The valknut (Old Norse valr, "slain warriors" + knut, "knot") is a symbol consisting of three interlocked triangles, and appears on various Germanic objects. A number of theories have been proposed for its significance.
The name valknut is an unattested modern invention used to describe the symbol, and was not used contemporarily when the symbol was used. The valknut has been compared to the three-horned symbol found on the 9th century Snoldelev Stone, and may be related to it.
The historically attested instances of the symbol appear in two traditional, topologically distinct, forms. The symbol appears in unicursal form, topologically a trefoil knot also seen in the triquetra. This unicursal form is found, for example, on the 7th century Tängelgårda stone on the island of Gotland, Sweden. The symbol also appears in tricursal form, consisting of three linked triangles, topologically equivalent to the Borromean rings. This tricursal form can be seen on one of the Lärbro stones, also on Gotland, Sweden, as well as upon a ring found in the River Nene in England, and on a bedpost found within the 834 Oseberg ship burial from Slagen, Norway. Although other forms are topologically possible, these are the only attested forms found so far.
Chapter 17 of the 13th century Prose Edda book Skáldskaparmál contains the following description of the heart of the Jötunn Hrungnir; "Hrungnir had a heart that was famous. It was made of hard stone with three sharp-pointed corners just like the carved symbol hrungnishjarta [Hrungnir's heart]." Comparisons have been made between this symbol description and the symbol known as the valknut.
Odin and mental binds
For instance, beside the figure of Odin on his horse shown on several memorial stones there is a kind of knot depicted, called the valknut, related to the triskele. This is thought to symbolize the power of the god to bind and unbind, mentioned in the poems and elsewhere. Odin had the power to lay bonds upon the mind, so that men became helpless in battle, and he could also loosen the tensions of fear and strain by his gifts of battle-madness, intoxication, and inspiration.
Davidson says that similar symbols are found beside figures of wolves and ravens on "certain cremation urns" from Anglo-Saxon cemeteries in East Anglia. According to Davidson Odin's connection to cremation is known, and it does not seem unreasonable to connect with Woden, the god of the dead in Anglo-Saxon England. Additionally, Davidson proposes further connections between Odin's role as bringer of ecstasy with the etymology of the names Wodan (related to wut, "high mental excitement, fury, intoxication, or possession") and the later Oðinn (from the adjective óðr meaning "raging, furious, intoxicated").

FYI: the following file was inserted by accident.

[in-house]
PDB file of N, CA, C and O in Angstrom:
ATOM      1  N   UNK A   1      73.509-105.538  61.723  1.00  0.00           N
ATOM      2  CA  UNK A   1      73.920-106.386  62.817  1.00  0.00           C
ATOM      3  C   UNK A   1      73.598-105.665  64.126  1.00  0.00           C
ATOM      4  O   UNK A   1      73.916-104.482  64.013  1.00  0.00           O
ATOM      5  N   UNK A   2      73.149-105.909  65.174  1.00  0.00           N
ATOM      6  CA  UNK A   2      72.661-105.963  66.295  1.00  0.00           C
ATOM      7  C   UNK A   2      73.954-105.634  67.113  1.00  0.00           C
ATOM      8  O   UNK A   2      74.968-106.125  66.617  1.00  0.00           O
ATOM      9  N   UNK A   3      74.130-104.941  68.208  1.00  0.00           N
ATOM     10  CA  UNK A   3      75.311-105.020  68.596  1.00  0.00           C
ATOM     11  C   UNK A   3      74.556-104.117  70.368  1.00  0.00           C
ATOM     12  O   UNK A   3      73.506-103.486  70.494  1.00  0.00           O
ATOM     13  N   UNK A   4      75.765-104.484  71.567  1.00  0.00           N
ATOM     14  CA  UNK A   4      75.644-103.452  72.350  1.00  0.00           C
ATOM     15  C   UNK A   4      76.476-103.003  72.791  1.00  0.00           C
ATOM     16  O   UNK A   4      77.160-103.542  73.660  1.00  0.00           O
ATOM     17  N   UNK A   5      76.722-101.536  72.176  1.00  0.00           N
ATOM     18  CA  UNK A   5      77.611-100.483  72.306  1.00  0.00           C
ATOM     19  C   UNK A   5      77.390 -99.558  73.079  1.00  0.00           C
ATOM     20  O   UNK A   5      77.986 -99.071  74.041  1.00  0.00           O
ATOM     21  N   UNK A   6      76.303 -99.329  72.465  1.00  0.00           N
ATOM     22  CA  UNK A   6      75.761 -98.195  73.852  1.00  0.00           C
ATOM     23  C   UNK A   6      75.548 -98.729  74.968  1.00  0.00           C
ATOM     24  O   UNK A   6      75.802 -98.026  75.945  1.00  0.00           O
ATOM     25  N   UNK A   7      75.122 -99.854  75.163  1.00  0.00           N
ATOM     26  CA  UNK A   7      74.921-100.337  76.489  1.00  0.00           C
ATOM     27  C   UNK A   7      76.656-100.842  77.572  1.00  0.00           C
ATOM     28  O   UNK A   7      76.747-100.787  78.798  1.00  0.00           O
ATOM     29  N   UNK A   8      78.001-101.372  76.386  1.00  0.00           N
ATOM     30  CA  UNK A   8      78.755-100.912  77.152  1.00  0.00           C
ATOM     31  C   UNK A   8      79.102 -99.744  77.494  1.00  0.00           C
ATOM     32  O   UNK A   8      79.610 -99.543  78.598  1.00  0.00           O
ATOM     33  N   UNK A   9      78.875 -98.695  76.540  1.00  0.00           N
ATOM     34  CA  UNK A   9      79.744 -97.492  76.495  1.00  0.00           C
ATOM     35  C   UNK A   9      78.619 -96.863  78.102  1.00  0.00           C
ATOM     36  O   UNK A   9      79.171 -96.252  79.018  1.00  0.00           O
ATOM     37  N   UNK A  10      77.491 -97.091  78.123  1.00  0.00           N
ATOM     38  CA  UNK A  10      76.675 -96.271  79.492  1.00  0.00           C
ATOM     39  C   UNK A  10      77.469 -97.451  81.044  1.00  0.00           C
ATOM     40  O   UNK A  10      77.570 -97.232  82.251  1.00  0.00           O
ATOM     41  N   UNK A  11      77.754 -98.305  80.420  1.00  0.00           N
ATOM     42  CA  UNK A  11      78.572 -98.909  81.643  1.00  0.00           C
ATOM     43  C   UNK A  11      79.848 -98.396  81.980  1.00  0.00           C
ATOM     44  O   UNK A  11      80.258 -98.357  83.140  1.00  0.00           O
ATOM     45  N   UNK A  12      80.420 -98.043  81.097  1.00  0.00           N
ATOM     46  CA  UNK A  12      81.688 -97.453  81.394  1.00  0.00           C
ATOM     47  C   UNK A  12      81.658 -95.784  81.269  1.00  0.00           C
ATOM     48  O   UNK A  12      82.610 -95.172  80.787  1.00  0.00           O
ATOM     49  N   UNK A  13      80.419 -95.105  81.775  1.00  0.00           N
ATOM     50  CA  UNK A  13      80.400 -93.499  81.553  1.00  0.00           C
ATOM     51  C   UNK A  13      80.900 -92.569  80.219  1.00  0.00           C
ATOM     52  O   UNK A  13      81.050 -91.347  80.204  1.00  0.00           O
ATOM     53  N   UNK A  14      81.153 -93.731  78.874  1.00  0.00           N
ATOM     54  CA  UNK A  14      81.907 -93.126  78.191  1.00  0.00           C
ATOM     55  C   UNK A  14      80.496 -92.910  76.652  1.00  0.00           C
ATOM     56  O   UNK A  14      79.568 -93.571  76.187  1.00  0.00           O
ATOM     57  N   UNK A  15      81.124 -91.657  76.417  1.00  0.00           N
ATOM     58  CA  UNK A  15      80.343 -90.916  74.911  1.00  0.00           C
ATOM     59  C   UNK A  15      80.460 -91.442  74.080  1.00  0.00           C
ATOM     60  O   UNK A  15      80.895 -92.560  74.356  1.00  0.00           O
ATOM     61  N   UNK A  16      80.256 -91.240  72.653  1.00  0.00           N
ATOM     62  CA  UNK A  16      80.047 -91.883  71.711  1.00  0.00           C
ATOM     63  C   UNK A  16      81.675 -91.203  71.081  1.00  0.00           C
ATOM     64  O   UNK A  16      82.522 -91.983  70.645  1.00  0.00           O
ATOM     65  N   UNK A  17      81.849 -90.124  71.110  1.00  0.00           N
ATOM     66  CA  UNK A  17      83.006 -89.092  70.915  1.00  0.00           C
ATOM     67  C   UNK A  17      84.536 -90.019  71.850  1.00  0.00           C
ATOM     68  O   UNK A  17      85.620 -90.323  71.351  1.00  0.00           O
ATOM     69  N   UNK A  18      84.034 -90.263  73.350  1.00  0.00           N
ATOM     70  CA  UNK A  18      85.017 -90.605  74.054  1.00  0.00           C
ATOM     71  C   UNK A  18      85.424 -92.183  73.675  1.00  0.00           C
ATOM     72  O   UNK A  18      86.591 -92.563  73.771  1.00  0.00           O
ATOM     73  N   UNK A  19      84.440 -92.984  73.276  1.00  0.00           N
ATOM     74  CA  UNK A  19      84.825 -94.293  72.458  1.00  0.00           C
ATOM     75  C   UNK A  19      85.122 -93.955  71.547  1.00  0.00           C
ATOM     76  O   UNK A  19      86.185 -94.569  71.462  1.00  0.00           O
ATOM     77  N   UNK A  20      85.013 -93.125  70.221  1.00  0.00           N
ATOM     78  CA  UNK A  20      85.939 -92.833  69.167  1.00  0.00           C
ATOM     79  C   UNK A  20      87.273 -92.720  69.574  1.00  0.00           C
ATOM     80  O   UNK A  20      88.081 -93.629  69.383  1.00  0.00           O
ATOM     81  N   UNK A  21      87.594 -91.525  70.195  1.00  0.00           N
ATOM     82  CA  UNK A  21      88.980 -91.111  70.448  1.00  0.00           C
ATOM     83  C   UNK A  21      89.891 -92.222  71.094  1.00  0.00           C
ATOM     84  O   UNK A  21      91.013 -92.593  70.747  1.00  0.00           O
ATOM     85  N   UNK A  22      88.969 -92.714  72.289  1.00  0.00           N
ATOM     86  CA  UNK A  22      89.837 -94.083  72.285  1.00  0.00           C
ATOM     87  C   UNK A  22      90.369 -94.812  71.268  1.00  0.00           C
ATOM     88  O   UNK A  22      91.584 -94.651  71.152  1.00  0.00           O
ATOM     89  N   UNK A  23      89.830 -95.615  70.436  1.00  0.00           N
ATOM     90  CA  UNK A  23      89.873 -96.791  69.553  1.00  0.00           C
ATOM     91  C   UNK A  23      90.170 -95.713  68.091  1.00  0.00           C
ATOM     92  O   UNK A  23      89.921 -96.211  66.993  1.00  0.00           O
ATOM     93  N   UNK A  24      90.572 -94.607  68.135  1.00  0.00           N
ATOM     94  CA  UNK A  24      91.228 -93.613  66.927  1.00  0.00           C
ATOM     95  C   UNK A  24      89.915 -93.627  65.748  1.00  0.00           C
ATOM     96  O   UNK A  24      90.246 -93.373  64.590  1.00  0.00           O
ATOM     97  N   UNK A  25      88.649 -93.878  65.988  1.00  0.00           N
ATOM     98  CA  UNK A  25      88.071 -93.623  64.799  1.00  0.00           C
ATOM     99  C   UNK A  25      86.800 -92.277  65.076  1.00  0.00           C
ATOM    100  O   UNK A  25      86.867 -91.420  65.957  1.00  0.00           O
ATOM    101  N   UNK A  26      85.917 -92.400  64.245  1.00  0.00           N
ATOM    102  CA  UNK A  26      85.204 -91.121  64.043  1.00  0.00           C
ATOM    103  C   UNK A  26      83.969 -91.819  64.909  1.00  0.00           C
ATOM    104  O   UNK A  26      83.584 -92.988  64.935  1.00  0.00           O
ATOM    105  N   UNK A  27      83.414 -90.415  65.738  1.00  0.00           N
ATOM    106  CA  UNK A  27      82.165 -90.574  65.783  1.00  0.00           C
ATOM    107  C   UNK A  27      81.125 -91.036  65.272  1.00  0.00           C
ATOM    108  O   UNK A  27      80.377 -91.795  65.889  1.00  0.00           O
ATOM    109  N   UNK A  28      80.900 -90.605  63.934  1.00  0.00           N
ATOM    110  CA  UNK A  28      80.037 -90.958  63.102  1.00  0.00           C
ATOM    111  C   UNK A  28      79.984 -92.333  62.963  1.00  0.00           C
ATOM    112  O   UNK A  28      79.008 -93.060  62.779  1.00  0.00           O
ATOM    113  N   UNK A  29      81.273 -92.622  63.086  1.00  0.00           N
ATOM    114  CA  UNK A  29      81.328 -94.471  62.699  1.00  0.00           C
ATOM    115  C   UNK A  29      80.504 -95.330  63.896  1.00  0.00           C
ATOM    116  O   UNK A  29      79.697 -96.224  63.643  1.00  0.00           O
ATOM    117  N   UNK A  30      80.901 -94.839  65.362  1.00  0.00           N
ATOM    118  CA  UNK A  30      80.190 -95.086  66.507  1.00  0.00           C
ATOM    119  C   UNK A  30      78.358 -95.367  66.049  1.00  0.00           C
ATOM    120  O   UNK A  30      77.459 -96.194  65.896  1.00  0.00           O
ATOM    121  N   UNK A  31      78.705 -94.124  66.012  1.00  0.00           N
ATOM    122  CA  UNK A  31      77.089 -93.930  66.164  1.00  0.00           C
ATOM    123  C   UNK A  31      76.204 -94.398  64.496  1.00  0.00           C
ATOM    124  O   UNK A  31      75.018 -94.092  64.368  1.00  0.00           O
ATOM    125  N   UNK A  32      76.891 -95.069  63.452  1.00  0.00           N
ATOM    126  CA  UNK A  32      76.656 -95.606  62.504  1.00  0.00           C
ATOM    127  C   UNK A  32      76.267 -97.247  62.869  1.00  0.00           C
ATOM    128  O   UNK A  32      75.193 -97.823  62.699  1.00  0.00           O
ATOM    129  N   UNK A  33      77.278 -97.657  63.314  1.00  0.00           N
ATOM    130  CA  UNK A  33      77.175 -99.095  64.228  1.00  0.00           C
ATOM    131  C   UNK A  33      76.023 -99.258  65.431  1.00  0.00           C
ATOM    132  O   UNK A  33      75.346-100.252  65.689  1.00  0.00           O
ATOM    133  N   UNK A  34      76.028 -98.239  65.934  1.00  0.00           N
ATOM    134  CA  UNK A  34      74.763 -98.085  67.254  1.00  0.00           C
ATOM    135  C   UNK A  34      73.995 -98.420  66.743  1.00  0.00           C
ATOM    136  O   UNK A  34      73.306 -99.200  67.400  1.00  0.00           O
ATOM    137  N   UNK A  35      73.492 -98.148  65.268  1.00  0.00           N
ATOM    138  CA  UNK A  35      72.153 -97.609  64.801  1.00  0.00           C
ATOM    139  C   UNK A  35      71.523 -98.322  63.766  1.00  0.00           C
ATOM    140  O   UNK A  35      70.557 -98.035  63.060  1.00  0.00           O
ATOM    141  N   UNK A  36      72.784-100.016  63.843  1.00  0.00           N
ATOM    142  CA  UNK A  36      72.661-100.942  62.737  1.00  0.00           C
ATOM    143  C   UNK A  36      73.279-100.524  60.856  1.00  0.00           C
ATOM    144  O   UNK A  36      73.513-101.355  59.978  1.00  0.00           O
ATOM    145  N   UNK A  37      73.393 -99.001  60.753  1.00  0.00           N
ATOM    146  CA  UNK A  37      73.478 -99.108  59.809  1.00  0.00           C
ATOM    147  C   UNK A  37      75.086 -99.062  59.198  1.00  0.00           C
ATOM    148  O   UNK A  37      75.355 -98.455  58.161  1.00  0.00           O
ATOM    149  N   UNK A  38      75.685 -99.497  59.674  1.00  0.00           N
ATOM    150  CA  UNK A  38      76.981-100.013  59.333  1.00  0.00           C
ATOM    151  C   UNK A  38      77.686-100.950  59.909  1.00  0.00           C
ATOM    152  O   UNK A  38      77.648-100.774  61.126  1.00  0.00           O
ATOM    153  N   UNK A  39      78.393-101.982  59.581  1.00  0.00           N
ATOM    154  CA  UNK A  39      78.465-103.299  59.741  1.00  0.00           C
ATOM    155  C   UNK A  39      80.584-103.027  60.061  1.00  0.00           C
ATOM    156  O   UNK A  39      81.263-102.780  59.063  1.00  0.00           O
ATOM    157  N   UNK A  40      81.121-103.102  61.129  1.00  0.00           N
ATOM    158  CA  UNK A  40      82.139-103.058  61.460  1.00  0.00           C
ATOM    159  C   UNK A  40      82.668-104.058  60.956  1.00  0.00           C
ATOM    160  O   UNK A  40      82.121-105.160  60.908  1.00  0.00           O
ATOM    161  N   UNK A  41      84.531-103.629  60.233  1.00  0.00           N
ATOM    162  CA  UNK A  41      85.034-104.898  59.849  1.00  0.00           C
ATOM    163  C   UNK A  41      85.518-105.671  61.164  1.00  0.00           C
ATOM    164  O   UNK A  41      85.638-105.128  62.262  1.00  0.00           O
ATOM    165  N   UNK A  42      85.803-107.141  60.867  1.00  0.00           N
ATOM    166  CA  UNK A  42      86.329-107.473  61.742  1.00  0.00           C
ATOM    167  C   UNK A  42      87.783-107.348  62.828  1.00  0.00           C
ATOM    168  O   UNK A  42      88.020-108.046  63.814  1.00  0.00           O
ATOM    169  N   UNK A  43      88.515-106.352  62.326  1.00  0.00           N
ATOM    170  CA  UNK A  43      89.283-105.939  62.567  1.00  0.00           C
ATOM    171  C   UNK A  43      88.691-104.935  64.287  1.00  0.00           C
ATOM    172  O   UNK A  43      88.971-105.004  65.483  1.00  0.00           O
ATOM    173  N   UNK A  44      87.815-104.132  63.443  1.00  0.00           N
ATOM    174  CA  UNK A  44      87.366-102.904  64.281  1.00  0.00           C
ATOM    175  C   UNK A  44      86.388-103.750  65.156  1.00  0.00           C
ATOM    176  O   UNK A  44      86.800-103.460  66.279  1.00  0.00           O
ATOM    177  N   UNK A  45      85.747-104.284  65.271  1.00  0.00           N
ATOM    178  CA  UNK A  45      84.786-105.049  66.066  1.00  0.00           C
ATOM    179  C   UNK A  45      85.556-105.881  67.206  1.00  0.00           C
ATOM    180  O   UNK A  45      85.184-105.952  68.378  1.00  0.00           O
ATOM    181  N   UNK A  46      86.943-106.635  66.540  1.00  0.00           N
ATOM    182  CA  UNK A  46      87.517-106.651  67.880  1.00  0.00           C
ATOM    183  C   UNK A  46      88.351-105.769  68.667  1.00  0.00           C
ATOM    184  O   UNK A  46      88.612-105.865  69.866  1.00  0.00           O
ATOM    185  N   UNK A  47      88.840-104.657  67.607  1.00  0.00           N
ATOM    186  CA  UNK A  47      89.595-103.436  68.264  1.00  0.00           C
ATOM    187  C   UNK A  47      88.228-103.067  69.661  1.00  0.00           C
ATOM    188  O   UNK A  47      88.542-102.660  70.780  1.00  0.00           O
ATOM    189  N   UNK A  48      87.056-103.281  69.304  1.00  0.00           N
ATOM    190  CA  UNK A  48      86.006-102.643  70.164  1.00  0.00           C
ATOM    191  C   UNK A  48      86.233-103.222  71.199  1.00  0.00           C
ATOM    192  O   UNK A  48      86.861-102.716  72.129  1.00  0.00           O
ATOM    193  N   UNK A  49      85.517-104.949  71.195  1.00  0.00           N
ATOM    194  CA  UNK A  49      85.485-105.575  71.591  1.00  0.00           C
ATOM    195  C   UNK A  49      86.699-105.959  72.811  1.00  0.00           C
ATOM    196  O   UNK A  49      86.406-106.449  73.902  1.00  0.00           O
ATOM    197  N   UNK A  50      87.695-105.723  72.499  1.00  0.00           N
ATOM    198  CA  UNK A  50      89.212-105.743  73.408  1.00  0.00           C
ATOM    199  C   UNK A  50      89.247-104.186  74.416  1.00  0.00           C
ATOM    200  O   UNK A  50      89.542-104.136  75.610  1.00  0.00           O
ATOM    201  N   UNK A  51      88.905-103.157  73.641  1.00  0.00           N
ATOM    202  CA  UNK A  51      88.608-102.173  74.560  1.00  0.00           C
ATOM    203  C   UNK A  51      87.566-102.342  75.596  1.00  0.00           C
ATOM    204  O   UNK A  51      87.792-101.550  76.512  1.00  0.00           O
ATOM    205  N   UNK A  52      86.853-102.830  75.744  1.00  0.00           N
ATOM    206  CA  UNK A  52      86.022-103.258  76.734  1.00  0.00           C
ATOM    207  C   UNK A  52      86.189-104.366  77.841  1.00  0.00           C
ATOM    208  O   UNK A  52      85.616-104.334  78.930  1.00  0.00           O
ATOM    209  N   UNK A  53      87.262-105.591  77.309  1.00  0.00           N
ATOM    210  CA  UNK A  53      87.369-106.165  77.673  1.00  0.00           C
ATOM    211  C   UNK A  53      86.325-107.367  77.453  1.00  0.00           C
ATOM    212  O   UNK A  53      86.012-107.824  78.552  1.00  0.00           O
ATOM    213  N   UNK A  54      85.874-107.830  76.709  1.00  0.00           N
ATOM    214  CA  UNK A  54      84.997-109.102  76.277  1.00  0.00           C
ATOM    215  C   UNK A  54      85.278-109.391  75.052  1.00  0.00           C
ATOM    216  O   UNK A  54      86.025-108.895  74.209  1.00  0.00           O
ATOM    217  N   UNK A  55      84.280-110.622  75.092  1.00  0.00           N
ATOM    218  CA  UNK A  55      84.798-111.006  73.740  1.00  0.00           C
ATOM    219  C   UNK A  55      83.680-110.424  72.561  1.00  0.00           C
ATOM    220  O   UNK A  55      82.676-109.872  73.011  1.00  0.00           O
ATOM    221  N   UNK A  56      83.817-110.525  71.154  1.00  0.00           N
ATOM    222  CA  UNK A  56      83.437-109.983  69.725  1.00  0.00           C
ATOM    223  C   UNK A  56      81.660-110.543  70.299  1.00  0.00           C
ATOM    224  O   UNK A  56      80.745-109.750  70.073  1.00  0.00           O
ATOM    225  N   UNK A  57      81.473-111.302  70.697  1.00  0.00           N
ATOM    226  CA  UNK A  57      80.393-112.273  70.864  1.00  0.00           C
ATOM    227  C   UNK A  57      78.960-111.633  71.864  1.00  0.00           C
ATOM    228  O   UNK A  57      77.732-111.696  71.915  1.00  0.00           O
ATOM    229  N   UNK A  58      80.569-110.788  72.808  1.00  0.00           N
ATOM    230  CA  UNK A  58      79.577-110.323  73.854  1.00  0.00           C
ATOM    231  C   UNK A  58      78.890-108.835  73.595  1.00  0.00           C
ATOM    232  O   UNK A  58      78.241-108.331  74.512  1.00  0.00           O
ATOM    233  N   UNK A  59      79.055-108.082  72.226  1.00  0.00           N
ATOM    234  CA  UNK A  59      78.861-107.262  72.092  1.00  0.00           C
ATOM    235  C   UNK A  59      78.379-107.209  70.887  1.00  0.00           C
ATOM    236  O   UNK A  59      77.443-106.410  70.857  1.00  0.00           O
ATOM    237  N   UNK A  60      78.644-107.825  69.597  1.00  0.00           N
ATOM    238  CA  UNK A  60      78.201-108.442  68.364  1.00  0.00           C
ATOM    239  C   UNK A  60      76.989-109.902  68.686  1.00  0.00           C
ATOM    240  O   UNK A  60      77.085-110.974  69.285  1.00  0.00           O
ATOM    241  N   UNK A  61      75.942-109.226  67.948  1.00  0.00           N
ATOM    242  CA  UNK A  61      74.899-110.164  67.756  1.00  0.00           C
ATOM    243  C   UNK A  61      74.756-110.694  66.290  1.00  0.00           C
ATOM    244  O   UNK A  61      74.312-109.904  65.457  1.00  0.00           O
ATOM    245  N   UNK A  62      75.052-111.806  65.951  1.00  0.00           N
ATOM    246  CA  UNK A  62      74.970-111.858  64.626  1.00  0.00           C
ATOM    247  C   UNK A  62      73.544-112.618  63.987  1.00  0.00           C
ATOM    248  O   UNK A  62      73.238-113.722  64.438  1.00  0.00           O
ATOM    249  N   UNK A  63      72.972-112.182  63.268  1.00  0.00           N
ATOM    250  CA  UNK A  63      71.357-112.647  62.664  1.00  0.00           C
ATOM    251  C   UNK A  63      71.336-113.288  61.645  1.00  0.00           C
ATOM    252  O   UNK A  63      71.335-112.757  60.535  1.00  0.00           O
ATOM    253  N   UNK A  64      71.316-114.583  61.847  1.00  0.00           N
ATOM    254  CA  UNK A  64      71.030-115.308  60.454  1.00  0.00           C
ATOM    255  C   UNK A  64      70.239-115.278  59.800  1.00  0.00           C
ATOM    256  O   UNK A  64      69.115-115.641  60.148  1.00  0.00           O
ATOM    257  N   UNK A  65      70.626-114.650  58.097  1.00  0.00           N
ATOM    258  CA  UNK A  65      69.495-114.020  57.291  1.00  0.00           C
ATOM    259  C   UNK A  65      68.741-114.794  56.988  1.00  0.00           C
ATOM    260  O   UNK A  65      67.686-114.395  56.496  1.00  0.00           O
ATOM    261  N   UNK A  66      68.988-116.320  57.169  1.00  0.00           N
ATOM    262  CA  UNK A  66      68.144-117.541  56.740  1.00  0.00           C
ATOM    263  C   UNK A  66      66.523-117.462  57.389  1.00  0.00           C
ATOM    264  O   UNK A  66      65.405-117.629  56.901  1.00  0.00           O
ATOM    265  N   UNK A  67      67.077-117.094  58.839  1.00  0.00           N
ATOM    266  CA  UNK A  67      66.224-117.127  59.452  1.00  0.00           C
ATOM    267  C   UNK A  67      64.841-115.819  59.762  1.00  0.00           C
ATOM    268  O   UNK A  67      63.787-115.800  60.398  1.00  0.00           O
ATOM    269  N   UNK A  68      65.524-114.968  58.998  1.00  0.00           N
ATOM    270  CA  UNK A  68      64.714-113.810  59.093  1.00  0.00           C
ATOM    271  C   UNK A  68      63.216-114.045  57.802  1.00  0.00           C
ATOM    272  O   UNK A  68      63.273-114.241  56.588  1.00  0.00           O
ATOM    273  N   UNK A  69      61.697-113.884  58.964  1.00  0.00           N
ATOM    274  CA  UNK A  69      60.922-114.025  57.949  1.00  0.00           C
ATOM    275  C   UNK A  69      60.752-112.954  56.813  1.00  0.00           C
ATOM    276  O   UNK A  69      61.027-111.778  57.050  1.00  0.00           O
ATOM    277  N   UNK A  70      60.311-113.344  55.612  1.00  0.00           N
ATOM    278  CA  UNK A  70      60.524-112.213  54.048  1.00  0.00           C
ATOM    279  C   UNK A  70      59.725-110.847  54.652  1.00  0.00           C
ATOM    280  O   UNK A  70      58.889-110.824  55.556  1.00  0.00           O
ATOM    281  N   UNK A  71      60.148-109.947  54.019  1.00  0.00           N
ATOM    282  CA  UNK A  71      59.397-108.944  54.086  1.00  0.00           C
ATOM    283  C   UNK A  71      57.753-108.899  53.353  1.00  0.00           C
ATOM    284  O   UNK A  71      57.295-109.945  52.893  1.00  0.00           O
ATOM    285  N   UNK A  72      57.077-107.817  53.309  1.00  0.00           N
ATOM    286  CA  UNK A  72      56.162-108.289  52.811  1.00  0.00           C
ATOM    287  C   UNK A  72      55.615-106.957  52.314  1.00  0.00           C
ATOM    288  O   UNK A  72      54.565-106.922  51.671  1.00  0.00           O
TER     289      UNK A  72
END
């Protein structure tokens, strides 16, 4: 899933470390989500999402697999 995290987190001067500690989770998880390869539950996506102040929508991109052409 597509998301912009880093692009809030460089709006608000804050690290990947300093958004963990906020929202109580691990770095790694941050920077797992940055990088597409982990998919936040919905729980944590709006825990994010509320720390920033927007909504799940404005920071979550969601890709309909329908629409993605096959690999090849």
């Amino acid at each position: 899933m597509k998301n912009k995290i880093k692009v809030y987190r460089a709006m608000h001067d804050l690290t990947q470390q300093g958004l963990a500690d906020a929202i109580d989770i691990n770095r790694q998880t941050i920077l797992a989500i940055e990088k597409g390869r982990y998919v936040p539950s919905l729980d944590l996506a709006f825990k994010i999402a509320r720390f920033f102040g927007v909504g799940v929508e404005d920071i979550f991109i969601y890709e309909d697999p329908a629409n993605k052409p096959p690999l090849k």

Due to the Norwegian name for the symbol, valknuter, and the fact that the symbol appears on picture stones with Odin and on burial gifts in the Oseberg ship burial, Rudolf Simek states that the symbol may have been associated with religious practices surrounding death.
As Borromean rings on the Stora Hammars I stone
The valknut symbol plays a role in modern Germanic Neopagan faiths, where numerous explanations and interpretations of the symbol are given, has been used by various political groups, and sometimes sees use in modern popular culture. Examples of usage include the Swedish pulp and paper manufacturer and consumer goods company Svenska Cellulosa Aktiebolaget's use of a triquetra valknut as their logo, which can be commonly seen on many products produced by the company. The Deutscher Fußball-Bund (DFB) has (since 1991) used a logo for the German national football team inspired by the unicursal form of the valknut. The claim of the Anti-Defamation League that the symbol has been appropriated by some white supremacists for use as a racist symbol is not supported by sources like the extensive report of the German Federal Office for the Protection of the Constitution.
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- Simek (2007:163).
- Municipal arms for Lødingen, blazoned in the Norwegian Royal Decree of 11. May 1984, quoted in Hans Cappelen og Knut Johannessen: Norske kommunevåpen, Oslo 1987, page 197. The term is also used in Anders Bjønnes: Segltegninger fra hyllingene i Norge 1591 og 1610, Oslo 2010, pages 64–65.
- Byock (2001:88).
- Davidson (1990:147).
- DFB home page (German).
- "Hate symbols: valknot". Anti-Defamation League.
- "Symbole und Zeichen der Rechtsextremisten" (PDF). Bundesamt für Verfassungsschutz (in German). May 2013. Retrieved November 27, 2013.